Mystery Detectives: Blackwood and Bell Review
Remember all those “find the hidden objects in a picture” puzzles? You’re all probably too young to remember Highlights magazine, but they always had one in the back. Well, now there’s an iOS game that’s all about finding hidden objects in a photo, and it’s complicated to the nth degree. It’s also a farming game and it’s freemium so you could end up spending all your money on it.
Mystery Detectives: Blackwood and Bell is essentially a “find the hidden objects” game. Blackwood and Bell are solving a mystery and at each location, you identify the clues in the scene. Tap on the items listed below the picture, and find several items in a row to get a combo multiplier. The game is simply locating the items in a cluttered frame, but the characters Blackwood and Bell tell you the story of a mystery where the potion bottle you found in the opera house ties in with something you found in the back alley.
In between photo games, you build a city, farming game style. As the mystery progresses, you’re supposed to build new locations where you’ll search for clues. You need help from social media to complete some construction requests, or use gold to hurry up the building process. This is a unique twist on freemium farming. Usually if you’re patient enough to wait several hours or days, you can avoid paying for your buildings. In Blackwood and Bell, you have to do a little legwork getting Facebook or Game Center friends to join up with you. (I’m Fr3top in Game Center if you want to join me.)
You do still need patience as well. Each location you visit takes 10 energy, indicated by the little lightning bolt. If you run out of energy, you’ll have to wait until you build up more before you can play again. Or, you can buy more energy with real money. Me? I’ll just wait a few hours. That’s not to say you want to put the game down between every scene. On the contrary, it’s pretty addictive. I may save up a whole bunch of energy so I can explore the Chemist’s Shop five times in a row and earn more stars for that scene.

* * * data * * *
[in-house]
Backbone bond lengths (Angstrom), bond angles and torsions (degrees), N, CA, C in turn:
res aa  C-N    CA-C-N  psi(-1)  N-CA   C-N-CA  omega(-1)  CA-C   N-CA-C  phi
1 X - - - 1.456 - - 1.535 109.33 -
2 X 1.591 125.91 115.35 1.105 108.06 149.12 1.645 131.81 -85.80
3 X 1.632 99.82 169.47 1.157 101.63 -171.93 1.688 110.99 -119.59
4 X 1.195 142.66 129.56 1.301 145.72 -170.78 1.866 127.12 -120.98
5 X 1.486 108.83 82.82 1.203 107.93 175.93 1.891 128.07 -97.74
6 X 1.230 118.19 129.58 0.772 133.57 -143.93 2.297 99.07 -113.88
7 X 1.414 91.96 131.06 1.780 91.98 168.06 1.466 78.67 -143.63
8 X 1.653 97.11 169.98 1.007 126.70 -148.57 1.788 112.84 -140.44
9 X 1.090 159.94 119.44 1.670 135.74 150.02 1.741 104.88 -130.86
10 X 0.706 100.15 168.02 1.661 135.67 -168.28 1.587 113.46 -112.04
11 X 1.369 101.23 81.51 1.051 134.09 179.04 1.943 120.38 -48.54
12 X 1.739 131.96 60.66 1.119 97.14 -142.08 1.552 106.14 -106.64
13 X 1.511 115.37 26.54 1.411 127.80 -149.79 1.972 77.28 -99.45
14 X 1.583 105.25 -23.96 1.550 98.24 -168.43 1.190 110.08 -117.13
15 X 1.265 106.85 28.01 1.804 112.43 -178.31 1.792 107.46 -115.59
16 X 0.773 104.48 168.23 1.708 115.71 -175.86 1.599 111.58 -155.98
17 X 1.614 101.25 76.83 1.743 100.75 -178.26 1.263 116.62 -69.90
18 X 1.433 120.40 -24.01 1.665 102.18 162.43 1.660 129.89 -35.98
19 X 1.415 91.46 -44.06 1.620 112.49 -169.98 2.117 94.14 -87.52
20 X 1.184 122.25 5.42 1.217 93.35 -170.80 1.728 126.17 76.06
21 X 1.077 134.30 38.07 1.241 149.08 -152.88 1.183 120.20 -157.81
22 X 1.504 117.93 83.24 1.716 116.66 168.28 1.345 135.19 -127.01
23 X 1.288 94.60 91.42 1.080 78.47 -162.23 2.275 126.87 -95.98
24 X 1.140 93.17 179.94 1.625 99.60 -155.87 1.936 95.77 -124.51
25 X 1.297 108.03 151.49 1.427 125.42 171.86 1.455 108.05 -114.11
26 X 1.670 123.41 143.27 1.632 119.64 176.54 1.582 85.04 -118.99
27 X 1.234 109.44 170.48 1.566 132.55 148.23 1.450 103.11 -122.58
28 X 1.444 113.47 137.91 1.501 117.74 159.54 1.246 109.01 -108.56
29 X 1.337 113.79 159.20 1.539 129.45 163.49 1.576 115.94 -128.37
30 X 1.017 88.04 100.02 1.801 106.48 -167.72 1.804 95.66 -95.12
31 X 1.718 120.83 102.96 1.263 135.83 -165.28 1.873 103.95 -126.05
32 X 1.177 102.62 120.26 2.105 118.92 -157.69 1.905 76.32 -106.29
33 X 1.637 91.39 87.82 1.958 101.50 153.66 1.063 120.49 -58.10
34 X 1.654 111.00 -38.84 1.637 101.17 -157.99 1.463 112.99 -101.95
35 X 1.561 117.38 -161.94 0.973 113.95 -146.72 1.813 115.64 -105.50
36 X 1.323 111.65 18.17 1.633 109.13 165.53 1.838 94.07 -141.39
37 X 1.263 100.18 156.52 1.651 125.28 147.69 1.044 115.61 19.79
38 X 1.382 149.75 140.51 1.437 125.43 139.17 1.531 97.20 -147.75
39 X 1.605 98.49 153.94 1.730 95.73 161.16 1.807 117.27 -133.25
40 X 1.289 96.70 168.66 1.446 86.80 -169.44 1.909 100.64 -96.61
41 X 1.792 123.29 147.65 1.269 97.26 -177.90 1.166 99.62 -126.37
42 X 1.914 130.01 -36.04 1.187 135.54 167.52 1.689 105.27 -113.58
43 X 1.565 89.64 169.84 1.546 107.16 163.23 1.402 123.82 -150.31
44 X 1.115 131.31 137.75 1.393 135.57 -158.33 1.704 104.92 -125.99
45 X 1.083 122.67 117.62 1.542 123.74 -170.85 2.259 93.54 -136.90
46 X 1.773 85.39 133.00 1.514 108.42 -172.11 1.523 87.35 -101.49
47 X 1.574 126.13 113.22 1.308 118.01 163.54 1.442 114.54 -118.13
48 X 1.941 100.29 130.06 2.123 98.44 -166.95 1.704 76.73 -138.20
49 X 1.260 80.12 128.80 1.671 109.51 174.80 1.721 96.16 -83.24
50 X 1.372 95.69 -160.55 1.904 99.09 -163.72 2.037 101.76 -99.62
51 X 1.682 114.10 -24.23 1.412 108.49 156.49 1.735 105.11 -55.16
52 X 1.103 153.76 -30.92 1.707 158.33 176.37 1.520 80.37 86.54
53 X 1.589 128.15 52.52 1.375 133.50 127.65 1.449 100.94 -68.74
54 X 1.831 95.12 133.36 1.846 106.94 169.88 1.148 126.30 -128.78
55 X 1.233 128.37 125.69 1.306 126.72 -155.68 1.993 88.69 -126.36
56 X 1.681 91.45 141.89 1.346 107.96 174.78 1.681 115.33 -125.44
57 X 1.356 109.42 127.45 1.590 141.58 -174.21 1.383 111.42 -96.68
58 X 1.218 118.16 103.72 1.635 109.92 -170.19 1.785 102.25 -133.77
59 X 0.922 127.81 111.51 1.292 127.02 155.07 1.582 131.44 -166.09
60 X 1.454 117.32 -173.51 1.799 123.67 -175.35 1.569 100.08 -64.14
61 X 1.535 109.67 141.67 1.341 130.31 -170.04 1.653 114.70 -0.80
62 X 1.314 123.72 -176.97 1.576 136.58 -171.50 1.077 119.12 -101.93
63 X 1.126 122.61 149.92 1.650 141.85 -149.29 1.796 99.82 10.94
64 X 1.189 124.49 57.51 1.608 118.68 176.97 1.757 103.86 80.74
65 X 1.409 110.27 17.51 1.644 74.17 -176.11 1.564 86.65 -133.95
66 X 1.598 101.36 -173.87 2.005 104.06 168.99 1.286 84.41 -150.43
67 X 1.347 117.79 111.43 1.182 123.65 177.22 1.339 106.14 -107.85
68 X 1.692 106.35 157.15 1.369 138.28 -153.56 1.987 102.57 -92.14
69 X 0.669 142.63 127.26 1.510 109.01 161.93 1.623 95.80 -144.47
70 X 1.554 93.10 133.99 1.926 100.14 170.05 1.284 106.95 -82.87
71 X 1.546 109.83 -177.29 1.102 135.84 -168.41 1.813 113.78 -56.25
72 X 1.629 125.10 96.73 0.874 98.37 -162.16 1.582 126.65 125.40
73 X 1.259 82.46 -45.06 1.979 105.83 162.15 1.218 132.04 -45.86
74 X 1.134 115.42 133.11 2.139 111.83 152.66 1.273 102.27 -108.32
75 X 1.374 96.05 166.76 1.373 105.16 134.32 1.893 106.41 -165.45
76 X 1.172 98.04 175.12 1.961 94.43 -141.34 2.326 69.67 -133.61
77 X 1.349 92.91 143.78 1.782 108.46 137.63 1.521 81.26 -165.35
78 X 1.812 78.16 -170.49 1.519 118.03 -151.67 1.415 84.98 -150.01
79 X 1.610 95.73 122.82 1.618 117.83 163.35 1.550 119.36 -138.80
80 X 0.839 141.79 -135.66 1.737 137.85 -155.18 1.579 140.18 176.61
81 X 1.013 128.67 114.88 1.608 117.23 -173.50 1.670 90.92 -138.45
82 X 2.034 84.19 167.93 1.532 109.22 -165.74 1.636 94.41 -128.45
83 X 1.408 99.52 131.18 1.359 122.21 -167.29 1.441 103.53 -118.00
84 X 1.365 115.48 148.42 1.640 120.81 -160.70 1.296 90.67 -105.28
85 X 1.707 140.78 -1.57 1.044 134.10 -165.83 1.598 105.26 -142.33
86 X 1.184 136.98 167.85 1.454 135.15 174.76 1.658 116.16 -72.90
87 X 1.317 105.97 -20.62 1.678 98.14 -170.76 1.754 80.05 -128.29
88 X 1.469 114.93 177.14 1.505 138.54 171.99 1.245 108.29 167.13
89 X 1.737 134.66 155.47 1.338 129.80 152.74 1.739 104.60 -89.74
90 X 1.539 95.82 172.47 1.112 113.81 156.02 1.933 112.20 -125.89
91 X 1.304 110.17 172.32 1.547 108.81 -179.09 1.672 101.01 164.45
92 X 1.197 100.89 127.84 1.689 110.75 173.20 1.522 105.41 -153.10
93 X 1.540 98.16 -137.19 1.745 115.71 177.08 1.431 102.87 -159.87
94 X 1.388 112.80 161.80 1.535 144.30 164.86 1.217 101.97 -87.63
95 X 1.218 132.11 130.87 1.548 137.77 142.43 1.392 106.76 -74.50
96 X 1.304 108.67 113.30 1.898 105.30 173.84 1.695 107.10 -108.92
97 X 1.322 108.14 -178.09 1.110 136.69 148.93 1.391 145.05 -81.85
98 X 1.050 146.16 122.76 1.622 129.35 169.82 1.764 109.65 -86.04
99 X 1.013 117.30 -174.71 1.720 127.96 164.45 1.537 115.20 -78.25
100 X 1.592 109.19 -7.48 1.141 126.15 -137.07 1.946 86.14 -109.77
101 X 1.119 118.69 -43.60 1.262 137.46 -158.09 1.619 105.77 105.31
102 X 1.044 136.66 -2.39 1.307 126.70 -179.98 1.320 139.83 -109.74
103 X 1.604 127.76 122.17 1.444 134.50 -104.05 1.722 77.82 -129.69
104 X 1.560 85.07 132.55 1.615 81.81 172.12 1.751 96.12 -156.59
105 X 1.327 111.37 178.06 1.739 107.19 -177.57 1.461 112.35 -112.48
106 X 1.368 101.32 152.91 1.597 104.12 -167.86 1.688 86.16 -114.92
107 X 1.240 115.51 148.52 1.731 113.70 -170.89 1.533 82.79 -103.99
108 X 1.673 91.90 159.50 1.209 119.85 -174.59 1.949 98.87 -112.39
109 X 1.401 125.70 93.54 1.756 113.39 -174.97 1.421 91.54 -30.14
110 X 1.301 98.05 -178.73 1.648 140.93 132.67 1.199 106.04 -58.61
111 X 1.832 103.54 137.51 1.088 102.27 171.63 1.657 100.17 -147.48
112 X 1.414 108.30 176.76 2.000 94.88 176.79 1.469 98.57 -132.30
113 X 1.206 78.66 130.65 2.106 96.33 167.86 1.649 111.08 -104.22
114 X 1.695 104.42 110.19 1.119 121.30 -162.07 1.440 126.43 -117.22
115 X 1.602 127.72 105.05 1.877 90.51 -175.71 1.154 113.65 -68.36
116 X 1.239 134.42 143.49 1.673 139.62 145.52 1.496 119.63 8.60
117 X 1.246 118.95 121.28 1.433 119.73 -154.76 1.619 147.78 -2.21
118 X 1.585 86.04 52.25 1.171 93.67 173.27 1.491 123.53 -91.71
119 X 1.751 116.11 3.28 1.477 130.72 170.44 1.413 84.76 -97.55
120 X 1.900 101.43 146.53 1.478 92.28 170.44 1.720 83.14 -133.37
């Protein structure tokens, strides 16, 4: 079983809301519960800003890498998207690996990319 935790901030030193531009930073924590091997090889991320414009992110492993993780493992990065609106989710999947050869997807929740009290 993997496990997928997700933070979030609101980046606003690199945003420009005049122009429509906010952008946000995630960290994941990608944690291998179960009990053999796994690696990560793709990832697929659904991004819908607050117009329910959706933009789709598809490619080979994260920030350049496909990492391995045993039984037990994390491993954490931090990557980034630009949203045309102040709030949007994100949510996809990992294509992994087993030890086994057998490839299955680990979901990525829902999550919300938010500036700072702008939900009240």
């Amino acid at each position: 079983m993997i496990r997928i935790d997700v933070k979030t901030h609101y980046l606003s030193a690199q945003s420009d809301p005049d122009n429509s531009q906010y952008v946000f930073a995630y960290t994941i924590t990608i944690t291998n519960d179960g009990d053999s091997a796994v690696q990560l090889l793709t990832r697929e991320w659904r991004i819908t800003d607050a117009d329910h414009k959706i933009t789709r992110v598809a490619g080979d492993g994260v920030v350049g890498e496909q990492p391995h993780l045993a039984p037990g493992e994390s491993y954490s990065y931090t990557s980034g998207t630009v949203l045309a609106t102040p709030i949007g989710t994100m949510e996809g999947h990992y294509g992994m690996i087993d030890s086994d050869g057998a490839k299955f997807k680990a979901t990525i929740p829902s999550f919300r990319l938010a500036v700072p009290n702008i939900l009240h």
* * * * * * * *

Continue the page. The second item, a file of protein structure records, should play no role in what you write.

The clue hunting game is really fun. The pictures are so full of objects that it can be really hard to pick out the few clues you’re looking for. Add to that, this is Victorian era London, so there may be a few items called by confusing British names, or just antiquated things we don’t even know about today. I mean, a flagstone? What the heck is a flagstone? You can call on a hint to narrow down where the clue is, but you’ll also want that combo bonus. A good strategy is to locate the first four clues before you tap anything, then grab all four clues in a row. Oh, and if you think you can just tap randomly until you find something, Blackwood and Bell have figured you out. After just a few random taps, the game will black out for five seconds to remind you it won’t tolerate random tapping.
The graphics are gorgeous. They’re basically still frames but they’re really awesome still frames. They’re a treat for your eyes, which is good because the game gives your eyes a major workout scanning the corners and backgrounds for tiny items. There’s music and sound effects too but I turn them off. They’re not bad, just unnecessary. It’s a visual game, so I don’t want anything breaking my concentration.
I’m enjoying the challenge of the hidden object puzzles, and as with any farming game, I get possessive over my little city so I want to build it up. I’m less intrigued by the mystery and in fact don’t even remember the storyline. Whatever, as long as it leads to more puzzles and new additions to my city, I’ll keep playing.